Senators seek solution on school construction
TALLAHASSEE, Fla. – Half of a two-part effort to bridge differences between charter schools and traditional public schools over construction funding was approved Tuesday by a Senate committee --- but the other measure was left to an uncertain future.
The Senate Education Committee voted 6-2 to advance legislation (SB 376) that would require school districts to share construction funds raised by local taxes with charter schools, which are public schools generally run by third parties including corporations or non-profit organizations.
But the committee put off a vote on another proposal (SB 604) that would allow school districts to increase the local property taxes that provide the construction money.
School districts have been wary of being required to provide local construction funds for charter schools, but have long pushed for the authority to increase the property taxes back to where they were before being lowered in 2008 and 2009. Boards were allowed to redirect construction funds to operations in 2009.
Sen. David Simmons, who chairs the Senate education budget-writing committee, said he still hopes to move forward with both pieces of legislation. The vote on the tax legislation was delayed because some members wanted to require increases to receive either supermajority approval of school boards or approval in referendums.
"I believe it would have passed, but it would have been very narrow," said Simmons, R-Altamonte Springs. He said some senators likely would have voted for it only as a courtesy to him.
School districts, though, said the tax bill was needed for school districts to be able to fund their current commitments and new charter projects. Ruth Melton, with for the Florida School Boards Association, told the committee her organization was not opposed to sharing funds with charter schools.
"But it would not be possible to do or to carry out without this (tax) bill," she said.
Simmons said he still planned to push the taxing language, perhaps even formally folding it into the charter construction bill. And he appeared to take preemptive steps during the meeting to counter a possible political problem for Republicans opposed to raising taxes.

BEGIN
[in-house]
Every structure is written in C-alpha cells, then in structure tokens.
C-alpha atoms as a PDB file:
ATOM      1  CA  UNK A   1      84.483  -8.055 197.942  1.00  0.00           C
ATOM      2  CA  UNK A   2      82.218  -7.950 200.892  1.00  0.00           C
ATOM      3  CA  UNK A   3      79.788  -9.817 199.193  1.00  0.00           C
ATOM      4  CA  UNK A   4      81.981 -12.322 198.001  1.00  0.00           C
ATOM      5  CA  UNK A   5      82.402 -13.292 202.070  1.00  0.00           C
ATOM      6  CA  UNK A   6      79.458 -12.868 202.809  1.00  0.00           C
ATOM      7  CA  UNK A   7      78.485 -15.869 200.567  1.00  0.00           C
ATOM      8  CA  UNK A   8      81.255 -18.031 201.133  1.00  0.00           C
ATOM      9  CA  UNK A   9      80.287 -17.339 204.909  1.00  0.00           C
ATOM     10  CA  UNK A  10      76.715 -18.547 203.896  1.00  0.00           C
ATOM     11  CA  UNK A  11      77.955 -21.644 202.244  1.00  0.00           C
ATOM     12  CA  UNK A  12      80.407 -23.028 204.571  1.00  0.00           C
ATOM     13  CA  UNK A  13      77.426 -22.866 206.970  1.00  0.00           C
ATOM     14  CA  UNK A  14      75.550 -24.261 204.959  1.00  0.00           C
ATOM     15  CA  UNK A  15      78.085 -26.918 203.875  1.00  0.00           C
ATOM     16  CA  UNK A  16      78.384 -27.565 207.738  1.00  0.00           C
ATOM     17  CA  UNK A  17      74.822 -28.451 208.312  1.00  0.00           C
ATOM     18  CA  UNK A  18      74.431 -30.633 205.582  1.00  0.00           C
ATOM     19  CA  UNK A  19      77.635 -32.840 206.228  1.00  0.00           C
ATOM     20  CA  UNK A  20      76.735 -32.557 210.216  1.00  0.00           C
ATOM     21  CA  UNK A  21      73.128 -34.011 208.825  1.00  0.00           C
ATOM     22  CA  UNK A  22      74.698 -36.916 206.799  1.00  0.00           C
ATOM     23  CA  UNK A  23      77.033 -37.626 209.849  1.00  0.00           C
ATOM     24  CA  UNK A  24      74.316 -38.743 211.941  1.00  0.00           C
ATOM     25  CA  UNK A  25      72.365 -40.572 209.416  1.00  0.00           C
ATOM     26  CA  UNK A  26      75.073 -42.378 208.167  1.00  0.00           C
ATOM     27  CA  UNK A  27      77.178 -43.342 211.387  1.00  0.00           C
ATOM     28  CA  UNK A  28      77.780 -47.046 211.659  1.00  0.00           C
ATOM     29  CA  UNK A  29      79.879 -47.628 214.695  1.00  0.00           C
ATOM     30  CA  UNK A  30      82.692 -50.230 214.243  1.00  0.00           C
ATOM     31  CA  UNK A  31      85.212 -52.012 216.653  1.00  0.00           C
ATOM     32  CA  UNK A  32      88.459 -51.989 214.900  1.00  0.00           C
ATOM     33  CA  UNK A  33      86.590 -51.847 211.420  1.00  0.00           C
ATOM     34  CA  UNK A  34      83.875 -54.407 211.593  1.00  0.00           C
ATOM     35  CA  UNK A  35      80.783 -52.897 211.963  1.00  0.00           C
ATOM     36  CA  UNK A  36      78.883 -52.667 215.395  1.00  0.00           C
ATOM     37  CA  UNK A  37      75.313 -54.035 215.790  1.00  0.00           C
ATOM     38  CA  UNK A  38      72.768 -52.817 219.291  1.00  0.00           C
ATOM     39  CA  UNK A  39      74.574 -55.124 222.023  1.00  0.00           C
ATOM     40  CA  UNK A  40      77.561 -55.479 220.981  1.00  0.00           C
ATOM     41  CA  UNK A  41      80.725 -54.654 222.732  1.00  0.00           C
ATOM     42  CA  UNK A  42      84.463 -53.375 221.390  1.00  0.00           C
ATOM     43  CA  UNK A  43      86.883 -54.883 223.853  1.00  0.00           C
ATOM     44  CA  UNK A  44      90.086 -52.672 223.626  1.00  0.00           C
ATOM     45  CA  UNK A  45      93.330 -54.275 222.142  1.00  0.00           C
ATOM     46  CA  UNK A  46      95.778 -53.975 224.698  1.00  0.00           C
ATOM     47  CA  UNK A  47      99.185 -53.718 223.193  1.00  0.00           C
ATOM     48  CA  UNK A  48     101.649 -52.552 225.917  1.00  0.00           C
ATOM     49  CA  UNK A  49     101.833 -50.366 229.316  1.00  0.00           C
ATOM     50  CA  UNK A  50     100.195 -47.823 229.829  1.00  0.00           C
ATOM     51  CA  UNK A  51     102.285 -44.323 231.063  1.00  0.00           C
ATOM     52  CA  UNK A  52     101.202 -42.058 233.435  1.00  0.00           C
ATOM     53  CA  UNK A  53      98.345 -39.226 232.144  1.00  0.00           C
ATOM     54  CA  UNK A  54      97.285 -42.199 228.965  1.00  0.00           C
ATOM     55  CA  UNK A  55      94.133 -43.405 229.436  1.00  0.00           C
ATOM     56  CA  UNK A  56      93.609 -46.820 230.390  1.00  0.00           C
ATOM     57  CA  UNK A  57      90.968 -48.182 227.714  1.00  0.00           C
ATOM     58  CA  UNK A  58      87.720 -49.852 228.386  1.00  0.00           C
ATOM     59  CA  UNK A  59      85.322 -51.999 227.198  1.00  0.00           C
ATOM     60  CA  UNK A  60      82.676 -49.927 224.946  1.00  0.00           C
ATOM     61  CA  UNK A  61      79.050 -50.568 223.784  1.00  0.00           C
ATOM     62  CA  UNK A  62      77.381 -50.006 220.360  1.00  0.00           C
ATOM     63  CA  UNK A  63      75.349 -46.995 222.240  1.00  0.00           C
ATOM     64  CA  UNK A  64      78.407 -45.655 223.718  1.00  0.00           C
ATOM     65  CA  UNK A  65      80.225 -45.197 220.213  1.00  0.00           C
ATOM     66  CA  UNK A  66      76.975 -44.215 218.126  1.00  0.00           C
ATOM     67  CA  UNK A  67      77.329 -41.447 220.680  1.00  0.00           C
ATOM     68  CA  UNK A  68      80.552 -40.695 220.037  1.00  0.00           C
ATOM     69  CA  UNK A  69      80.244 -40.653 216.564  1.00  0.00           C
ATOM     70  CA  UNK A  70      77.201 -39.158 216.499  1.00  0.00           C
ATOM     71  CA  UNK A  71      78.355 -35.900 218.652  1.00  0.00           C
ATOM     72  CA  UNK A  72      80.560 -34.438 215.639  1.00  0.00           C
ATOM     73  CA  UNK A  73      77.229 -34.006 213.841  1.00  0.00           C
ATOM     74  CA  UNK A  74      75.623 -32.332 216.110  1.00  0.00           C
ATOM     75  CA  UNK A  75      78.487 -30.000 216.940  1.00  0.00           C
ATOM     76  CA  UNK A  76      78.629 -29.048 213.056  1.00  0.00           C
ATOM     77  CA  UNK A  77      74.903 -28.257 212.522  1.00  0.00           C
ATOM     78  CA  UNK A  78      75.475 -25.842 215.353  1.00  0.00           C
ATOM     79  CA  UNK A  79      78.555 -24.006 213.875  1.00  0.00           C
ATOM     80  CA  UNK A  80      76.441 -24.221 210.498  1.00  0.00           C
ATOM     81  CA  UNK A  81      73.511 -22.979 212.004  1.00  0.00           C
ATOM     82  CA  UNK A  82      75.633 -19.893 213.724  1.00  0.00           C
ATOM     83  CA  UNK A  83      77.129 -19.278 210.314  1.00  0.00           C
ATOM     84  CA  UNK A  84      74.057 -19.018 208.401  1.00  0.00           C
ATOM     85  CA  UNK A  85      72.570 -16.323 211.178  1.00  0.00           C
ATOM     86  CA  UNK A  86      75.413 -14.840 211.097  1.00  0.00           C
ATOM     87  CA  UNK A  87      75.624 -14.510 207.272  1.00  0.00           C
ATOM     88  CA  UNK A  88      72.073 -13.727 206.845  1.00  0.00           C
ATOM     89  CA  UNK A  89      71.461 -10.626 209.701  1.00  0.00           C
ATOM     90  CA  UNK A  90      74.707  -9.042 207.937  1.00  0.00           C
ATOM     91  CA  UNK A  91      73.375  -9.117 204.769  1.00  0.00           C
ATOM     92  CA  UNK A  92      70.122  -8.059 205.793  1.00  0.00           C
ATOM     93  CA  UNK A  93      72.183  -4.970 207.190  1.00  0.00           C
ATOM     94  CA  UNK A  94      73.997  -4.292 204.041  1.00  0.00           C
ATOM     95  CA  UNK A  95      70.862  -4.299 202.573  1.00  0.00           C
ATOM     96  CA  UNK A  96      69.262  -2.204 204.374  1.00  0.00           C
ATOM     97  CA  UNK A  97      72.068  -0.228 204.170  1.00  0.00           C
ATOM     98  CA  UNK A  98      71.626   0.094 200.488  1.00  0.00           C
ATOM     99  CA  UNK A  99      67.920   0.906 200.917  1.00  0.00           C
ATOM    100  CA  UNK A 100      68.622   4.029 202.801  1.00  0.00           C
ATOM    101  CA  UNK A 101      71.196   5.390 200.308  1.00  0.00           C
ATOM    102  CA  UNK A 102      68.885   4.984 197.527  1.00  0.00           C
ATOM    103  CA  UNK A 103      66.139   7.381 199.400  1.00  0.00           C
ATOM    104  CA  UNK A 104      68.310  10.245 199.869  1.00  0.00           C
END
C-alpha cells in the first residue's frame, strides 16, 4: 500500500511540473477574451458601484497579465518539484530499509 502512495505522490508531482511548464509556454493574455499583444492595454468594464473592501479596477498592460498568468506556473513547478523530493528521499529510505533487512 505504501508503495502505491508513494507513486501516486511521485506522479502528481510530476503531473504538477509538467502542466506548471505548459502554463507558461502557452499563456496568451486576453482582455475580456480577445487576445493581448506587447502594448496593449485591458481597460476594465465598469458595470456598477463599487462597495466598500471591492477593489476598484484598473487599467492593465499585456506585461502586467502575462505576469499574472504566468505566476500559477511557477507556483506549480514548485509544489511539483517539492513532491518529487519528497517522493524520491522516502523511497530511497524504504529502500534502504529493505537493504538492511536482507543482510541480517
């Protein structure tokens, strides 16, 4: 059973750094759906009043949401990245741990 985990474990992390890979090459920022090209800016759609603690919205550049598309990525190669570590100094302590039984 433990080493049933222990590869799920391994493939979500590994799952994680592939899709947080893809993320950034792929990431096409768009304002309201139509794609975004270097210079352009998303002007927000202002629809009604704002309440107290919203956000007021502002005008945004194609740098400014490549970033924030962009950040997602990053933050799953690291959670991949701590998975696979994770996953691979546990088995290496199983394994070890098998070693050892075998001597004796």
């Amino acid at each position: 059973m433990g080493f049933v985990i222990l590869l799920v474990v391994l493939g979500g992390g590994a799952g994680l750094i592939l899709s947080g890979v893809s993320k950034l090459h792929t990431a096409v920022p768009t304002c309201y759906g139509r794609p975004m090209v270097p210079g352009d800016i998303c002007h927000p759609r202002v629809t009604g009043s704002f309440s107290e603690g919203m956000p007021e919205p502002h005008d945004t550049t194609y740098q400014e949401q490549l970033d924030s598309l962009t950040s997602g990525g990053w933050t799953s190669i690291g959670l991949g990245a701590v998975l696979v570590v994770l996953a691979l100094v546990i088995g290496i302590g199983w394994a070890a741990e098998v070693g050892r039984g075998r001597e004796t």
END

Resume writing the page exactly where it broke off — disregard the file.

"This does not require and this is not a tax increase," Simmons said. "And it's because there is nothing other than simply authorizing local control over a local issue."
The bill could face an uphill battle in the House, though. Last year, House Republicans pushed a measure cracking down on alleged overspending on construction by school districts, though the bill did not become law.
The charter school provisions are controversial in their own right. Supporters of charters say that, as public schools, they're entitled to tax dollars for construction just like any other public school.
"Students who attend public charter schools are the last minority group whom we find it acceptable to openly discriminate against when making funding decisions," said Shawn Frost, president of the Florida Coalition of School Board Members, a conservative group.
Opponents argue against diverting dollars away from traditional public schools and raise concerns about sending tax dollars to private charter-school management companies.
Karen Zaremba a teacher from Lantana, said traditional public schools tend to be older and have more maintenance problems, along with the lingering effects of staff cuts after the financial crisis.
"This (bill) would dedicate more money to the charter schools, which are new, and less to the public schools that have delayed repairs to the facilities," she said.
The charter school bill also includes some provisions aimed at making sure that private providers don't use construction funds for "self-enrichment" by barring charter schools from using the funds to renovate or build facilities owned by people or companies affiliated with the schools.
News Service of Florida